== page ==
The downsides, however, are that low-Earth orbit is already full of active and inactive satellites, as well as most of our space debris. The closer you are to Earth, the more satellites you need to obtain global coverage. And, in particular, the more satellites you put up in the narrow volume of space between ~300 km and ~600 km above Earth’s surface — the lowest of low-Earth orbits — the greater the risk of collisions between satellites, and the higher the potential for a single collision to create a chain reaction of collisions between them.
Astronomy prior to 2019. Although light pollution and satellites both have affected astronomy, we have long had moderately successful mitigations to deal with them. Our cutting edge ground-based telescopes have primarily been built — at least in the past half-century — in locations with protected dark skies and with the support of local communities. Space-based telescopes are largely immune to the effects of terrestrial light pollution, while the occasional satellite, whether faint or bright, would only temporarily affect fewer than 1% of the images taken, even with large, wide-field telescopes.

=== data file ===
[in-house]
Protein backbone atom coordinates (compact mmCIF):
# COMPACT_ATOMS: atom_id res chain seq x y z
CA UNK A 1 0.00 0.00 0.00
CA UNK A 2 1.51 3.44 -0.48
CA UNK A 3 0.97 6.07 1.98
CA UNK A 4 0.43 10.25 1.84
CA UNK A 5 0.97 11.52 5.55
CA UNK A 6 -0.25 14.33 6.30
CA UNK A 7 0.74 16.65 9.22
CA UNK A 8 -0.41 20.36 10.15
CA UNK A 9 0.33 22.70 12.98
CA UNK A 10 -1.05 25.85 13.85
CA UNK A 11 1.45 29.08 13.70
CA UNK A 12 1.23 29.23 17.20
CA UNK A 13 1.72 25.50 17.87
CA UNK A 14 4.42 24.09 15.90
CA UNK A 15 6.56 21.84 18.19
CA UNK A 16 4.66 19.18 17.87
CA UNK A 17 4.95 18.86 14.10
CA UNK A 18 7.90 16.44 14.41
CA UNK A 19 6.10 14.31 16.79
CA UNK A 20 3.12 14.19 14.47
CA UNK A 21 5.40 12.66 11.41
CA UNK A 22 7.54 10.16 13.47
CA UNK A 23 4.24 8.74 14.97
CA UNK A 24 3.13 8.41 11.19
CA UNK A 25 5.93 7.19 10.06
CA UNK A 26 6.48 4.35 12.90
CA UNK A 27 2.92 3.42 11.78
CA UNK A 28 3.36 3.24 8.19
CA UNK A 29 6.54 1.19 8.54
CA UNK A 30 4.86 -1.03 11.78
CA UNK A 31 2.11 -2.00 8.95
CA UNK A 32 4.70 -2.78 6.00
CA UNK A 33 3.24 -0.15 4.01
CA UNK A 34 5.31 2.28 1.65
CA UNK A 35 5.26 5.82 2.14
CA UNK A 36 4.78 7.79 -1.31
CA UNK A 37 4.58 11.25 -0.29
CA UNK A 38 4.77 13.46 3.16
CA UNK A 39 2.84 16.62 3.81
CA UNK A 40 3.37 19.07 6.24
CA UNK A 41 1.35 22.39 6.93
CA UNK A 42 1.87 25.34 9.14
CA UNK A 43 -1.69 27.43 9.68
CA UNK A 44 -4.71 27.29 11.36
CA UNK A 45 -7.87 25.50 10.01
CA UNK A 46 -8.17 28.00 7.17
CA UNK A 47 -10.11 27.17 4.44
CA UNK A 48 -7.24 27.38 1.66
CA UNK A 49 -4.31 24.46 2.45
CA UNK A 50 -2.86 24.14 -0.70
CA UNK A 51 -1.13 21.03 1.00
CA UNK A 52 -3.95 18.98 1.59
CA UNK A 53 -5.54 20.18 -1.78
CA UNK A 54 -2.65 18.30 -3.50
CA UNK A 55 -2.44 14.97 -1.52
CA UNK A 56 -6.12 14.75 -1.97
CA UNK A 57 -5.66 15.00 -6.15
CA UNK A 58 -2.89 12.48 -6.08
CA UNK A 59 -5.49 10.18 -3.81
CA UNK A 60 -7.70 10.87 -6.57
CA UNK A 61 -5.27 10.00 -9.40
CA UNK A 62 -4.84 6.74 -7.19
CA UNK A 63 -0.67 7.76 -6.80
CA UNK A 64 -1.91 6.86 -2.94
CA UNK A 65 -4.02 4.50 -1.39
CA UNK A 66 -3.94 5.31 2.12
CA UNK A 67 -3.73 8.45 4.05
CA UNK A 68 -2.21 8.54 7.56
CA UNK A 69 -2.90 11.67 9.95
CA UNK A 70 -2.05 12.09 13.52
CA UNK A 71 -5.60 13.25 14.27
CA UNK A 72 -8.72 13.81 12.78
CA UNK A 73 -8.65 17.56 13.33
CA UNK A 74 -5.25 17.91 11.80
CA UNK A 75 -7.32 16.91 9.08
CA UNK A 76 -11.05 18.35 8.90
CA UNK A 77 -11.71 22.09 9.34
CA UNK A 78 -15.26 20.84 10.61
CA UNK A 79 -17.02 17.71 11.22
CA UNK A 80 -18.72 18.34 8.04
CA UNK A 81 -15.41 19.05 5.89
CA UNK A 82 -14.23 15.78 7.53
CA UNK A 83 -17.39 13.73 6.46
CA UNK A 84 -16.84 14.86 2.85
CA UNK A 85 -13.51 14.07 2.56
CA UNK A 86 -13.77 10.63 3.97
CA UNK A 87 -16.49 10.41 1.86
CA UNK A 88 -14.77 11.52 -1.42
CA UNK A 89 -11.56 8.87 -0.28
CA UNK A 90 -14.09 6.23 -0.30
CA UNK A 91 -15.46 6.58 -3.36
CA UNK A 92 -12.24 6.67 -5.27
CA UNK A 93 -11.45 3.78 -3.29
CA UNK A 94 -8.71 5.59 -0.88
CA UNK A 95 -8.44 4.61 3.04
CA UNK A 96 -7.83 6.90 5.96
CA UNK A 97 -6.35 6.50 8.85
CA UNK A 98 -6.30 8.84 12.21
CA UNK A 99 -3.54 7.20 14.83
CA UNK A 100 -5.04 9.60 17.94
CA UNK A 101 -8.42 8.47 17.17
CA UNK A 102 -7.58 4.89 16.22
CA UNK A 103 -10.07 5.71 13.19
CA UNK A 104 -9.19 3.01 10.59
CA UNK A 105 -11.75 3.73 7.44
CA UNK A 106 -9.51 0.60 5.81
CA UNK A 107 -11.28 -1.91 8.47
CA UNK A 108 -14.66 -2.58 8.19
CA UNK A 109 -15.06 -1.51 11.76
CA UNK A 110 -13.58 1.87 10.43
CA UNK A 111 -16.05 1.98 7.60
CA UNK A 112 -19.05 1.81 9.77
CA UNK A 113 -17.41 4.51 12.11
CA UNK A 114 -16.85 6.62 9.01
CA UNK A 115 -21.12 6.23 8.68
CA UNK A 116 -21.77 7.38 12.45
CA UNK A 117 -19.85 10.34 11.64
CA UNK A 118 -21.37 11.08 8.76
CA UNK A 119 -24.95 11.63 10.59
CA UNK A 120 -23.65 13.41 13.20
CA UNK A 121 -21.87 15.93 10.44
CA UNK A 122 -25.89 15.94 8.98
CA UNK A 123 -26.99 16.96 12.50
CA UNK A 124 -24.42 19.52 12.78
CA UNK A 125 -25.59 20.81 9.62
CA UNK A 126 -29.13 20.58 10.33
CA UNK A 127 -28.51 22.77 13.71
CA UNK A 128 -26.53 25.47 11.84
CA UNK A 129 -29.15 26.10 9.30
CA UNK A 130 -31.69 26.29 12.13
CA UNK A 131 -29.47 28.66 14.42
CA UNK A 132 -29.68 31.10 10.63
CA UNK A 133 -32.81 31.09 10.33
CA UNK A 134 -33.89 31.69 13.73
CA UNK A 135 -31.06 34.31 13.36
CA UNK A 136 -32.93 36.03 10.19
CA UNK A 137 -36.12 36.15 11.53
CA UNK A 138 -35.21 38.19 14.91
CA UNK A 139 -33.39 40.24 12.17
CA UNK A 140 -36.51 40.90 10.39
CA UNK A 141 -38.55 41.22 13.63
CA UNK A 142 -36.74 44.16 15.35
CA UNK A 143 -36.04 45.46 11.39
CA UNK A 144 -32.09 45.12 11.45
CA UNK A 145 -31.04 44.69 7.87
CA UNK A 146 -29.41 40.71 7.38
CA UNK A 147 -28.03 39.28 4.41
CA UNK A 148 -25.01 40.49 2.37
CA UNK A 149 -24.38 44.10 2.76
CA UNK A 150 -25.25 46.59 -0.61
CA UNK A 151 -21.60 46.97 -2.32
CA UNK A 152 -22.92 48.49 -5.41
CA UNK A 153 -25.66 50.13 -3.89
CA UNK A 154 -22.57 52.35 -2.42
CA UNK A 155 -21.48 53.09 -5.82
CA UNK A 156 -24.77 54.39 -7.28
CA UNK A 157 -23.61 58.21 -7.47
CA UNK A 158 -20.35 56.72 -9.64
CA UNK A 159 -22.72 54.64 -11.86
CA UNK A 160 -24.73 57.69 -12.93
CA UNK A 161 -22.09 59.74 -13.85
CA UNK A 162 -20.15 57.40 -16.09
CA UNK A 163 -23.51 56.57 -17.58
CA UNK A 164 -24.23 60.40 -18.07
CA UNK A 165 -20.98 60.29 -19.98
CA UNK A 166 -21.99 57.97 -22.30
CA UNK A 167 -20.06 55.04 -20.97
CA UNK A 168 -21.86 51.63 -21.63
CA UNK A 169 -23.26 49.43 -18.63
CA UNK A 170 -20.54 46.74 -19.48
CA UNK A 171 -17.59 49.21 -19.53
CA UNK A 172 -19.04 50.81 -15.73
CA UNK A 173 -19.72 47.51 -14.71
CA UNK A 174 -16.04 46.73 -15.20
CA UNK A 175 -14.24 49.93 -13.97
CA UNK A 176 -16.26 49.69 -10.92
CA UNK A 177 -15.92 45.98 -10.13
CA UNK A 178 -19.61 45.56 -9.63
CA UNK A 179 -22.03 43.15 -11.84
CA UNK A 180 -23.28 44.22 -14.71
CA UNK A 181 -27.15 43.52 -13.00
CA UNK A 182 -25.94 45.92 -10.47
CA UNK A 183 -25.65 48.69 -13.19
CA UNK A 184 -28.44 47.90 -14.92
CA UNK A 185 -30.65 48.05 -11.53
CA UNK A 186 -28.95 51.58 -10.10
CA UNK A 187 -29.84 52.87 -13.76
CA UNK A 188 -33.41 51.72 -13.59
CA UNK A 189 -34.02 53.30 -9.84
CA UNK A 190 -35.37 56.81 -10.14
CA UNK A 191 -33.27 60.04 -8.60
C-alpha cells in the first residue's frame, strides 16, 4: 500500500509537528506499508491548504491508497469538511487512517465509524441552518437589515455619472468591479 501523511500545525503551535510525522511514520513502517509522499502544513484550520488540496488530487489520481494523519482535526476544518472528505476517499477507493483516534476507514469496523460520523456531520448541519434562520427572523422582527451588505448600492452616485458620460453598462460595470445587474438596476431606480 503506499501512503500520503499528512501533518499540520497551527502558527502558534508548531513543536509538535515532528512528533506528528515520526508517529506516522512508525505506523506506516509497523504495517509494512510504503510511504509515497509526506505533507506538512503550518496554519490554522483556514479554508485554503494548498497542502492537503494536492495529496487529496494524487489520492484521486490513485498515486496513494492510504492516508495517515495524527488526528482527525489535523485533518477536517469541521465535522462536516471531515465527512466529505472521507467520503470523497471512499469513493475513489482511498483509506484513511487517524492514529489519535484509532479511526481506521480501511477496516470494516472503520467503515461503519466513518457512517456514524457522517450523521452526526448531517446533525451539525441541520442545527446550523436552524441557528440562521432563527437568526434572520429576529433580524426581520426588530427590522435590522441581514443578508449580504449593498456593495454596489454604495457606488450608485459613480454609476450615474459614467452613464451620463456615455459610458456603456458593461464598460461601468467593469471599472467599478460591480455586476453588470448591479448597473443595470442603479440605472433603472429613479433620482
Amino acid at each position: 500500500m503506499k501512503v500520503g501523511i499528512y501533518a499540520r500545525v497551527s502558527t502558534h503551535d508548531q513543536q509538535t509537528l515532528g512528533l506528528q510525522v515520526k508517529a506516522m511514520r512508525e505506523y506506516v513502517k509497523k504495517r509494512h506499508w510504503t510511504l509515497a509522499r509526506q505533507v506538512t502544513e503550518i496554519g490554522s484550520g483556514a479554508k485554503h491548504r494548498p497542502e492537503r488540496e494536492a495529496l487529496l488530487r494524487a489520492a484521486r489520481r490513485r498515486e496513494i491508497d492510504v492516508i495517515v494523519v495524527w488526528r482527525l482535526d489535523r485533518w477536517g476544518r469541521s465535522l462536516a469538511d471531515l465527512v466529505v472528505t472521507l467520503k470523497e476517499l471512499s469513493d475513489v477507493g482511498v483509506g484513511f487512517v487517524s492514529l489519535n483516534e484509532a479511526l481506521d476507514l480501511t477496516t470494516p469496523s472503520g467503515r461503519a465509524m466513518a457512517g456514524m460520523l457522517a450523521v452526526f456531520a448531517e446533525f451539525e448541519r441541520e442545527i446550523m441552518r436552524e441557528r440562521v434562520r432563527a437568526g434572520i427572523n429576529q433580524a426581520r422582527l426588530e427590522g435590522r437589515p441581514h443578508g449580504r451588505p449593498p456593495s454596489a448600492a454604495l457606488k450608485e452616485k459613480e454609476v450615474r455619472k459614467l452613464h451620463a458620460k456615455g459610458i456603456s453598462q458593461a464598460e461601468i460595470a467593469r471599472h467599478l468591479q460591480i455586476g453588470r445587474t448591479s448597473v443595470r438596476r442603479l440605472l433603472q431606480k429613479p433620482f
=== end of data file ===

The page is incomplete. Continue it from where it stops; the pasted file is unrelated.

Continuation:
Part of how astronomers would mitigate the effects of satellites was through tracking programs. Because of how well humanity understand the laws of gravity and the effects of Earth’s exosphere on satellite decay — as well as how thoroughly and accurately we’re tracking the objects up there — astronomers could plan their observations, over the course of each night, to minimize the interference of satellites with the collection of valuable science data. With only a few thousand satellites, even including the inactive ones and the large pieces of space debris, the combination of these various interventions allowed astronomers to minimize their losses.
Satellite megaconstellations. Beginning in 2019, however, things began to change dramatically. The first launches of SpaceX’s new Starlink satellites — the first in a coming series of satellite megaconstellations designed to provide modern global internet coverage — came as an immediate jolt to both the astronomy and the civilian communities. The new satellites were:
- bright, brighter than all but a few dozen stars during the initial deployment phase and still visible to the naked eye when in their final orbits,
- numerous, with 60 or so satellites deployed in each launch and a total of 1656 presently orbiting Earth,
- and in trails, so that when you see one, you’re likely to see a string of many following a similar trajectory over the coming minutes.